166
JUMP TO LOT
JUMP TO LOT

Details & Cataloguing

A Private View: Property from the Country Home of Christopher Cone and Stanley J. Seeger

|
London

Steinway & Sons
'VICTORY' UPRIGHT PIANO
the keyboard cover inlaid in brass 'Steinway & Sons', the wood frame branded A343, the interior transfer painted 319228 twice
later ebonised softwood
105 by 147 by 61cm., 41¼ by 58 by 24in.
founded 1853
Made in New York circa 1940-1945.
Read Condition Report Read Condition Report

Catalogue Note

The Steinway factory, like many other manufacturers, faced enormous challenges with the onslaught of WWII. Many of the materials they required to produce pianos were restricted as part of the war effort. Initially their factory work force, in Astoria, Queens, New York turned to the production of parts for gliders and coffins for troops. 

In 1941, Henry Steinway and Roman de Majewski developed the ‘Victory Vertical’ or ‘GI Steinway’ after it was given a US government contract to supply pianos to commissioned officers. These were robust and each was a piece of utilitarian kit conceived to be used in the arena of war. They were designed to be parachuted to the field so they had to be light weight and crucially survive a drop and were built like tanks, 40inch wide and contained no more than 15kg of metal, which meant troops could move them easily especially as they had built in handles.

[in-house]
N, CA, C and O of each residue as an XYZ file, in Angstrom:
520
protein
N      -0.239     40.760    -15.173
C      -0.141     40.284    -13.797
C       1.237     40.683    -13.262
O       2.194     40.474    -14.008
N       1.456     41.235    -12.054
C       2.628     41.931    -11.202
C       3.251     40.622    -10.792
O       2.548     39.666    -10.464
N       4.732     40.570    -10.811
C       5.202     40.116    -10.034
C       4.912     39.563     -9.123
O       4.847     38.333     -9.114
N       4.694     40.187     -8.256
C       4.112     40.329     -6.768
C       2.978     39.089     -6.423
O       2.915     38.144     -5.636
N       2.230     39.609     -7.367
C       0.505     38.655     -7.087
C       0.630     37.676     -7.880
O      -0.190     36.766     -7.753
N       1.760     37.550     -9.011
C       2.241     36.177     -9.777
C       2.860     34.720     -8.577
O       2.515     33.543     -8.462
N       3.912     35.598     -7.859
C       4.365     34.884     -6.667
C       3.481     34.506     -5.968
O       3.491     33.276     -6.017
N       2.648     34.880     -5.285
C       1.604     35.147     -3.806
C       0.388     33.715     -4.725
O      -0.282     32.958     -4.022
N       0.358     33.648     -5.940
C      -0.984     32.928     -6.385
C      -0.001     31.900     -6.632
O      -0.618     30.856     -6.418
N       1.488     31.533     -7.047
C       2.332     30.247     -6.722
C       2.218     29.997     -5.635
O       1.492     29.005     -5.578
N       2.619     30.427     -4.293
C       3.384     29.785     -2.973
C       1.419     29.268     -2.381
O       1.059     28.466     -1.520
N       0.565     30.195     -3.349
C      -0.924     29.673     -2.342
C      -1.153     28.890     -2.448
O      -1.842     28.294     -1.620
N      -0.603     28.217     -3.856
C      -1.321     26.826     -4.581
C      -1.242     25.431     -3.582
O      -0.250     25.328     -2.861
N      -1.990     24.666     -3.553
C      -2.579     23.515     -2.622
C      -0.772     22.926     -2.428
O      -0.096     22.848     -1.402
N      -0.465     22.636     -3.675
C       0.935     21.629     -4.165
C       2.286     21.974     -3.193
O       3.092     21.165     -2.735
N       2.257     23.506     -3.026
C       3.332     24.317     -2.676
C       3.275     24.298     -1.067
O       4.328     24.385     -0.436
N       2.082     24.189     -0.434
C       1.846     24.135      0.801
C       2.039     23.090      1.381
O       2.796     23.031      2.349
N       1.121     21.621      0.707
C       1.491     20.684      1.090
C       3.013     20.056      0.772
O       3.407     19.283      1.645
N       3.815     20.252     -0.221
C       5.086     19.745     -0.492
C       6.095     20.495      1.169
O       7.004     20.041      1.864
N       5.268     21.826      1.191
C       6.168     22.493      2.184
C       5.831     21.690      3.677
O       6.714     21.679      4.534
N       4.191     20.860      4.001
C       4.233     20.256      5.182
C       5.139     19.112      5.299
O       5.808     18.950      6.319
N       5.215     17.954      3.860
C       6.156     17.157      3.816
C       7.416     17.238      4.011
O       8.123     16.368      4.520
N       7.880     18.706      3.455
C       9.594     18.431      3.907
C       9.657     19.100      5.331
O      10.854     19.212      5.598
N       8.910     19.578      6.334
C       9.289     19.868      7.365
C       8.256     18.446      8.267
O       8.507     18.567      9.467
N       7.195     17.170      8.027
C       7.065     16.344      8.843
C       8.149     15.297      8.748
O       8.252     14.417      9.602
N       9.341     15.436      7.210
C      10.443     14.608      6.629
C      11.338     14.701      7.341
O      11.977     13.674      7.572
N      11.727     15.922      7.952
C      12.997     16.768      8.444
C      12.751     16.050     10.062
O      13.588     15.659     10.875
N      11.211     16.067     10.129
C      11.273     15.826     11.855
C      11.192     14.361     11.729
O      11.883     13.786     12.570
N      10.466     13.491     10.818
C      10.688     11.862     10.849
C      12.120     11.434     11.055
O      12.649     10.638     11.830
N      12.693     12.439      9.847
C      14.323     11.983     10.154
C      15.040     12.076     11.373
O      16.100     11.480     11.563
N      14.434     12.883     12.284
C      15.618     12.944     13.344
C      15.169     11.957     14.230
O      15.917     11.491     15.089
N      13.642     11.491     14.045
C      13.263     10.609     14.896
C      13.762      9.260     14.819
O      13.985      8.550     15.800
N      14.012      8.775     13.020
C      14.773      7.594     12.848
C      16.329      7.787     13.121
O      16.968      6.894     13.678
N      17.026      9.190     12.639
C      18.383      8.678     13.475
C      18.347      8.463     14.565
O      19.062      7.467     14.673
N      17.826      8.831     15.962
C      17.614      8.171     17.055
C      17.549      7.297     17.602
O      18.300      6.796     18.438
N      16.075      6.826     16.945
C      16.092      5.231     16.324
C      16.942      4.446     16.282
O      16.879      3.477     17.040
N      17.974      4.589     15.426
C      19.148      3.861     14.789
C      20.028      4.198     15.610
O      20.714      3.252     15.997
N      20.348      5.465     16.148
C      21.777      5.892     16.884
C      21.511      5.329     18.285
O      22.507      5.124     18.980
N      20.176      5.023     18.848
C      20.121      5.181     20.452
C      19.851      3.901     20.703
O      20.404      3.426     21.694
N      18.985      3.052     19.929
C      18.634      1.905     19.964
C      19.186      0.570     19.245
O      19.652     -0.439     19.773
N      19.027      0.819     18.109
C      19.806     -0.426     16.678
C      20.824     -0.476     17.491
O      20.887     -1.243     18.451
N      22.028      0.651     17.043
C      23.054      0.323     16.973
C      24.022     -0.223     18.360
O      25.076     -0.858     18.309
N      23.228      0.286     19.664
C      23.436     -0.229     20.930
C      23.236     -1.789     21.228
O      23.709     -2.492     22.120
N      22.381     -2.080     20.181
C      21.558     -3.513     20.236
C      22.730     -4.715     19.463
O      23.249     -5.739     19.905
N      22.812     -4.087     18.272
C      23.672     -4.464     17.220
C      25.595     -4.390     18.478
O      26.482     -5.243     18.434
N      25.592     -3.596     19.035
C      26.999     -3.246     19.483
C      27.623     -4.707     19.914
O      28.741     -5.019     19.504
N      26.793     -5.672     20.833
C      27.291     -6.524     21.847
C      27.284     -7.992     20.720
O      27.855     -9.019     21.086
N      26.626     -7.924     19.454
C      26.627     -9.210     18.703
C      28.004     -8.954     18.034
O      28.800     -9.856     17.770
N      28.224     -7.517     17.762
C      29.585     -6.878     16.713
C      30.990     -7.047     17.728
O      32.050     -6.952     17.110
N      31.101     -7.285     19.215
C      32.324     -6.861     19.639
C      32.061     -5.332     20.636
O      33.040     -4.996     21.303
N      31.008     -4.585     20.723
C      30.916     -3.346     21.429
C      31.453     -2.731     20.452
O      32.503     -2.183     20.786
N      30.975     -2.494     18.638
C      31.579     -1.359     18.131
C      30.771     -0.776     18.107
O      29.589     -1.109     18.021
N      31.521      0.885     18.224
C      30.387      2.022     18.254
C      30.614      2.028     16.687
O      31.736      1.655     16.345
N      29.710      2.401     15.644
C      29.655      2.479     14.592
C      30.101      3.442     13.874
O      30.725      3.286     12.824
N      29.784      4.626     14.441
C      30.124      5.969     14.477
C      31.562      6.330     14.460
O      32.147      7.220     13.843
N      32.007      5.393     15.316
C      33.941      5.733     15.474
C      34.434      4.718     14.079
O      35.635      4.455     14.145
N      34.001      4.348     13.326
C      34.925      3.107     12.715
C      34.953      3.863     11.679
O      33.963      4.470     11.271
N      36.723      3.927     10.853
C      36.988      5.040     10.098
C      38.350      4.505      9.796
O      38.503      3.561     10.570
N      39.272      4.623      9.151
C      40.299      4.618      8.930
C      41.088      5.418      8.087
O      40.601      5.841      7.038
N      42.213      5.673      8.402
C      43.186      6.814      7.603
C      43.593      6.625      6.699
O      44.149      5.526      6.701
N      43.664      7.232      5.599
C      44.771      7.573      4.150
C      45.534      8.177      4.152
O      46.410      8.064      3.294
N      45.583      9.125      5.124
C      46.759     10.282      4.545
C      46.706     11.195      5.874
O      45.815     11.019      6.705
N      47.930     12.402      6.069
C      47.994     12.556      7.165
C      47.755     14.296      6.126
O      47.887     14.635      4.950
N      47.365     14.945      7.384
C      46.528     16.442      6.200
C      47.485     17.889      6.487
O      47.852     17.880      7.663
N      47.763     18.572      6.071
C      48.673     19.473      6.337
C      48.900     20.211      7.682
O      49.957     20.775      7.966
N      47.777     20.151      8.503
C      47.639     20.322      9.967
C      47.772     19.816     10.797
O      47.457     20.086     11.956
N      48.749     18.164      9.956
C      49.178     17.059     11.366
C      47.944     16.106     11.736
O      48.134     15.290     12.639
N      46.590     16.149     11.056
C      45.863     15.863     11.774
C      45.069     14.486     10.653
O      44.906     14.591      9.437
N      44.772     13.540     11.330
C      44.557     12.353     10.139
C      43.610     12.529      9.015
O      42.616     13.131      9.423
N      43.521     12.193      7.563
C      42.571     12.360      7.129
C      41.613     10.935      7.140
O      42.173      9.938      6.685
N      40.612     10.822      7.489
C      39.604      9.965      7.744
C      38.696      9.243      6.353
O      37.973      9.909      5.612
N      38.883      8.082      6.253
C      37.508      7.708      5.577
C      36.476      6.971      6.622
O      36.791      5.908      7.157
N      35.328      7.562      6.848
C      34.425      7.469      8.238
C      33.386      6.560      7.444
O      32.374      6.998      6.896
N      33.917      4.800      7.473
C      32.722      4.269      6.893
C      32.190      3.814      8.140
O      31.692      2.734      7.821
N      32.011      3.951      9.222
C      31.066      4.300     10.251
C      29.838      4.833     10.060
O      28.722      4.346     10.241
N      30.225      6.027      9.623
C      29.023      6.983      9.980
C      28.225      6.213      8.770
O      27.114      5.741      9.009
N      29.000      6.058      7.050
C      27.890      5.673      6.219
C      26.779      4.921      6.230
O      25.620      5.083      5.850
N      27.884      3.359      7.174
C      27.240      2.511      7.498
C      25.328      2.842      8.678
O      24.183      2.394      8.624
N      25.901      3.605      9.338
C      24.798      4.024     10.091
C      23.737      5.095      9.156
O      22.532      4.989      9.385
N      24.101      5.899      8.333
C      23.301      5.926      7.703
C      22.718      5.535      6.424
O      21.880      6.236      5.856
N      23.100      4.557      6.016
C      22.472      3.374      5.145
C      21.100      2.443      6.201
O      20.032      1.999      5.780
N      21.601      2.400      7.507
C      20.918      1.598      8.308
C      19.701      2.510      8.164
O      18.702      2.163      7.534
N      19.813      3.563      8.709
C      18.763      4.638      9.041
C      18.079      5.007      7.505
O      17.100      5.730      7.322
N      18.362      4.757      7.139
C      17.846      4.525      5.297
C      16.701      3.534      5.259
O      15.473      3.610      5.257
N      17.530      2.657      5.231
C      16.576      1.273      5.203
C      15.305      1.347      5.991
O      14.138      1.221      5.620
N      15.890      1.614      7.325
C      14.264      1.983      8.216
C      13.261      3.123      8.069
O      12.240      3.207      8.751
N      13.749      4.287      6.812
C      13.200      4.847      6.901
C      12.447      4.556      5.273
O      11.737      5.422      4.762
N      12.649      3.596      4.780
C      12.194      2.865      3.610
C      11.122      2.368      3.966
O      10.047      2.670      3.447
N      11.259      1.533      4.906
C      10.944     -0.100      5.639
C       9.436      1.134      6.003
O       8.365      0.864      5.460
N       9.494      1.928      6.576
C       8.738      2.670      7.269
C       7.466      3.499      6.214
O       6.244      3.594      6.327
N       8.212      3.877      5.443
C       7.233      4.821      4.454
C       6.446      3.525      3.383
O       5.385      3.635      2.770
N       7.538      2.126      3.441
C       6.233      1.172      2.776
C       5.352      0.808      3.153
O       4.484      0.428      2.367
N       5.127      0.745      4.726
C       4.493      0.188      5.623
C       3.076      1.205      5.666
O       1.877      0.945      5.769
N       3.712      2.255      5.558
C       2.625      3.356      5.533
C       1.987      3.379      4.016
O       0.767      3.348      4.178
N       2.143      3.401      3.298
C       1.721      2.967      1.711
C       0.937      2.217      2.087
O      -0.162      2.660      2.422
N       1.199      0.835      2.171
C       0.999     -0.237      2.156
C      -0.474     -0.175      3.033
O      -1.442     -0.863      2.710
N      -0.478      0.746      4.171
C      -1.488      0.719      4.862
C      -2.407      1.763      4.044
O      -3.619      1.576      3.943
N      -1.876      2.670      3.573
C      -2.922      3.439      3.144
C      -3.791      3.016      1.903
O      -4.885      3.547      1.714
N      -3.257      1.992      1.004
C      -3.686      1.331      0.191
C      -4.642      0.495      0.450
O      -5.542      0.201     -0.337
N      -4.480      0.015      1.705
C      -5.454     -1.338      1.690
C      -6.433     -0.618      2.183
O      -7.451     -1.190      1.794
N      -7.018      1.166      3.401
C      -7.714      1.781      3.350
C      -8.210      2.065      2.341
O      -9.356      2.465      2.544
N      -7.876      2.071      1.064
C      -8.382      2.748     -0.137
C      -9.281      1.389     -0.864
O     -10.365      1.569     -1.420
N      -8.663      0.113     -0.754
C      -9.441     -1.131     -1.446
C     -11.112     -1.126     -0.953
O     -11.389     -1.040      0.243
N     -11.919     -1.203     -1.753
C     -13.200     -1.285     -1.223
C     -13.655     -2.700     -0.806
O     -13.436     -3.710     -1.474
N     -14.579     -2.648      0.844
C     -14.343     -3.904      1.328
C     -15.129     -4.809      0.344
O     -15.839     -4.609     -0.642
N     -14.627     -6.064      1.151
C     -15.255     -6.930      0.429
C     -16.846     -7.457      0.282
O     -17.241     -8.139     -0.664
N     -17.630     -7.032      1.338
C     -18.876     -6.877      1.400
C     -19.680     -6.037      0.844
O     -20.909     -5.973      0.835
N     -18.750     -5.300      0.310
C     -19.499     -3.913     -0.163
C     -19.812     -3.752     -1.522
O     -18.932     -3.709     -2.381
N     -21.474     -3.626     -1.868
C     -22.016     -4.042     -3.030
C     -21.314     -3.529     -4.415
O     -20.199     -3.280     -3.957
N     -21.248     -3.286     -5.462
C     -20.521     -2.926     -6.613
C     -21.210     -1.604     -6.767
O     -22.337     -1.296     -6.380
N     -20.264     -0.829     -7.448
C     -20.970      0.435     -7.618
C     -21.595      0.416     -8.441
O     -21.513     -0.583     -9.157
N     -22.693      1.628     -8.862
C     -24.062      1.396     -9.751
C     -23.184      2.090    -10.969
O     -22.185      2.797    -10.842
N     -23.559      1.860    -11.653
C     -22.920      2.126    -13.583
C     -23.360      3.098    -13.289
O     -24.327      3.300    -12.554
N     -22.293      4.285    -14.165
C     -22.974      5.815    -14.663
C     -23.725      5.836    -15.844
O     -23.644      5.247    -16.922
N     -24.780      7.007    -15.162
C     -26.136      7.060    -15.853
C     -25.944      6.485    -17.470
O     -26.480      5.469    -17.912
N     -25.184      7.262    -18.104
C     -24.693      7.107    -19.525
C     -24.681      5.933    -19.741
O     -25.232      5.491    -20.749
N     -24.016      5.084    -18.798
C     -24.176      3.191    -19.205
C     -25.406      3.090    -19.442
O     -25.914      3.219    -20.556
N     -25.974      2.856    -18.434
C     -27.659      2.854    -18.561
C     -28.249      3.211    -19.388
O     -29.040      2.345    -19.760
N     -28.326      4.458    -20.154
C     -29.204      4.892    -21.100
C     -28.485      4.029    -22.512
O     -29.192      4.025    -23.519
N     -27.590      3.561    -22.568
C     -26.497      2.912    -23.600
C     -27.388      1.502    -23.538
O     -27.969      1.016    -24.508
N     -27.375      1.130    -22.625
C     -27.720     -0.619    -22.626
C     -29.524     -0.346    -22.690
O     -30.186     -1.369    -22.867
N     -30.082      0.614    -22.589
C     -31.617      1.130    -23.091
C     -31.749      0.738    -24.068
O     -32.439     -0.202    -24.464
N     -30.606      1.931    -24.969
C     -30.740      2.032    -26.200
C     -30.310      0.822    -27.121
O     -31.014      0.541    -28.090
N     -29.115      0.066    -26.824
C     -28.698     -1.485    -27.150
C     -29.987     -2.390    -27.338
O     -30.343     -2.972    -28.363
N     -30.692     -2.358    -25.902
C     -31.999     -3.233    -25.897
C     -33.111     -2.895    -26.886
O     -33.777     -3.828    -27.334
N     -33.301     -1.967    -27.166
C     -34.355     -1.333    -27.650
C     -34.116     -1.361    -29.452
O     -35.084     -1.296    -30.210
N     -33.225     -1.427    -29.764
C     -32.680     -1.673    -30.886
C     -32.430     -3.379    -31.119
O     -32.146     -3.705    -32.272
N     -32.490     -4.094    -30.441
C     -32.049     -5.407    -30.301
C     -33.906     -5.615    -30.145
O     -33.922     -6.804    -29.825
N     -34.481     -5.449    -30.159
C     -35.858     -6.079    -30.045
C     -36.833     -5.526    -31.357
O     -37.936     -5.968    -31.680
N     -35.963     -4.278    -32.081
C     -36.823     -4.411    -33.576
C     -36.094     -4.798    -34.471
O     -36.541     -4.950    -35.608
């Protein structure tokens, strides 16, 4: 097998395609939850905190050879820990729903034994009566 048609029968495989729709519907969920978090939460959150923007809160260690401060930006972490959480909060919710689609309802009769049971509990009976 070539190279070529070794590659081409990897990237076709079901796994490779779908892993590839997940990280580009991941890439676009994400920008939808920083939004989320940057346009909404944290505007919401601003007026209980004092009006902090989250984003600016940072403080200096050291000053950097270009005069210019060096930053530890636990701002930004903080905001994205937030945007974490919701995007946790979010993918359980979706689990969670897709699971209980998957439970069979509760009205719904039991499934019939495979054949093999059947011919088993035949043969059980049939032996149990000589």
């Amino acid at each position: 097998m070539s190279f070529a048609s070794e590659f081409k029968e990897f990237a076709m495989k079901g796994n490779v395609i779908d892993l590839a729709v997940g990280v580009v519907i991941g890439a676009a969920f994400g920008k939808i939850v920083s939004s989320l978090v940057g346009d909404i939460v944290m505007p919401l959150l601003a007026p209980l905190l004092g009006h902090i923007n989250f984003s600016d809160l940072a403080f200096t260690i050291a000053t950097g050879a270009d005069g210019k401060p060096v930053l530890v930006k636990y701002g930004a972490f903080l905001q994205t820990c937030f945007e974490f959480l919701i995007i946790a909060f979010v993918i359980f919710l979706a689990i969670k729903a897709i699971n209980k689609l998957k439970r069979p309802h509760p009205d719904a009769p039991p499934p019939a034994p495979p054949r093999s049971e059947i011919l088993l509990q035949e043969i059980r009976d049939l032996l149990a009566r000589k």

The pianos were delivered or dropped with sheet music and tuning instruments (interestingly they were also put in submarines at construction stage). They came in special camouflage colours, and the offered example would have been painted in either olive green, battleship grey or pale blue. Produced until 1953 2,436 Vertical Victory pianos were sent to troops all over the world.

They were an important boost to moral, as one soldier wrote to his family, "Two nights past we received welcome entertainment when a jeep pulling a small wagon came to camp. The wagon contained a light system and a piano. It is smaller and painted olive green, just like the jeep. We all got a kick out of it and sure had fun after meals when we gathered around the piano to sing... I slept smiling and even today am humming a few of the songs we sang’ (Anon, Victory Verticals. Retrieved from https://www.steinway.com).

A Private View: Property from the Country Home of Christopher Cone and Stanley J. Seeger

|
London